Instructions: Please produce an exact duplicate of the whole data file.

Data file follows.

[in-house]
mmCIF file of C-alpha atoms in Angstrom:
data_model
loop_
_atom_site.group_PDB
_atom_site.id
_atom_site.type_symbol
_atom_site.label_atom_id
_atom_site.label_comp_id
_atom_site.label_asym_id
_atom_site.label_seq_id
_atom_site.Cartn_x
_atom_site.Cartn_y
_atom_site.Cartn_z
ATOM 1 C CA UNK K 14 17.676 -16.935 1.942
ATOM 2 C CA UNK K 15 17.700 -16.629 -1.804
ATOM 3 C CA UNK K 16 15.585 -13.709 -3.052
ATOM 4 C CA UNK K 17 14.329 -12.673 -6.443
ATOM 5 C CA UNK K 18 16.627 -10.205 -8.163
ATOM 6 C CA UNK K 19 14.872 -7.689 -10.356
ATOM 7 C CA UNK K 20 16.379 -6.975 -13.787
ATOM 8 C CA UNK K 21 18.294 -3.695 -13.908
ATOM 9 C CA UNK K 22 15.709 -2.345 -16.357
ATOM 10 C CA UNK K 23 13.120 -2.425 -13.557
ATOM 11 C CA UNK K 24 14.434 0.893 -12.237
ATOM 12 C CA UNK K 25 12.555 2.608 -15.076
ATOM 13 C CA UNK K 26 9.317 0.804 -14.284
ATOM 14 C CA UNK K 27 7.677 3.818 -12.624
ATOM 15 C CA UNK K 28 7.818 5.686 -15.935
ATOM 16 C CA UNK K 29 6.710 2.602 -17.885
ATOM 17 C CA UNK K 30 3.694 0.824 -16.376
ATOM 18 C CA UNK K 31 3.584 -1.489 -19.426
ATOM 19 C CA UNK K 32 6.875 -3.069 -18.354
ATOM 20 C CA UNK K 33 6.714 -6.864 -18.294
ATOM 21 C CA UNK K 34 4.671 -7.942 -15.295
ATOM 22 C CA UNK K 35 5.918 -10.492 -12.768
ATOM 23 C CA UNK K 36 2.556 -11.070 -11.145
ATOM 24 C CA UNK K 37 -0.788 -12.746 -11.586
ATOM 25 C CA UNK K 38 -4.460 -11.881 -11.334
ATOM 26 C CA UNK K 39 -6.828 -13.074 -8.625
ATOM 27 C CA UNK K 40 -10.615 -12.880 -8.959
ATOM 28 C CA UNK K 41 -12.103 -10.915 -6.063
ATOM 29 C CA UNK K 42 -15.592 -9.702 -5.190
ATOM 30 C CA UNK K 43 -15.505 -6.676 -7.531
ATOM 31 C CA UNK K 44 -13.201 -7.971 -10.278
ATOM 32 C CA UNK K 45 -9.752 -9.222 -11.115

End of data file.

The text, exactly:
[in-house]
mmCIF file of C-alpha atoms in Angstrom:
data_model
loop_
_atom_site.group_PDB
_atom_site.id
_atom_site.type_symbol
_atom_site.label_atom_id
_atom_site.label_comp_id
_atom_site.label_asym_id
_atom_site.label_seq_id
_atom_site.Cartn_x
_atom_site.Cartn_y
_atom_site.Cartn_z
ATOM 1 C CA UNK K 14 17.676 -16.935 1.942
ATOM 2 C CA UNK K 15 17.700 -16.629 -1.804
ATOM 3 C CA UNK K 16 15.585 -13.709 -3.052
ATOM 4 C CA UNK K 17 14.329 -12.673 -6.443
ATOM 5 C CA UNK K 18 16.627 -10.205 -8.163
ATOM 6 C CA UNK K 19 14.872 -7.689 -10.356
ATOM 7 C CA UNK K 20 16.379 -6.975 -13.787
ATOM 8 C CA UNK K 21 18.294 -3.695 -13.908
ATOM 9 C CA UNK K 22 15.709 -2.345 -16.357
ATOM 10 C CA UNK K 23 13.120 -2.425 -13.557
ATOM 11 C CA UNK K 24 14.434 0.893 -12.237
ATOM 12 C CA UNK K 25 12.555 2.608 -15.076
ATOM 13 C CA UNK K 26 9.317 0.804 -14.284
ATOM 14 C CA UNK K 27 7.677 3.818 -12.624
ATOM 15 C CA UNK K 28 7.818 5.686 -15.935
ATOM 16 C CA UNK K 29 6.710 2.602 -17.885
ATOM 17 C CA UNK K 30 3.694 0.824 -16.376
ATOM 18 C CA UNK K 31 3.584 -1.489 -19.426
ATOM 19 C CA UNK K 32 6.875 -3.069 -18.354
ATOM 20 C CA UNK K 33 6.714 -6.864 -18.294
ATOM 21 C CA UNK K 34 4.671 -7.942 -15.295
ATOM 22 C CA UNK K 35 5.918 -10.492 -12.768
ATOM 23 C CA UNK K 36 2.556 -11.070 -11.145
ATOM 24 C CA UNK K 37 -0.788 -12.746 -11.586
ATOM 25 C CA UNK K 38 -4.460 -11.881 -11.334
ATOM 26 C CA UNK K 39 -6.828 -13.074 -8.625
ATOM 27 C CA UNK K 40 -10.615 -12.880 -8.959
ATOM 28 C CA UNK K 41 -12.103 -10.915 -6.063
ATOM 29 C CA UNK K 42 -15.592 -9.702 -5.190
ATOM 30 C CA UNK K 43 -15.505 -6.676 -7.531
ATOM 31 C CA UNK K 44 -13.201 -7.971 -10.278
ATOM 32 C CA UNK K 45 -9.752 -9.222 -11.115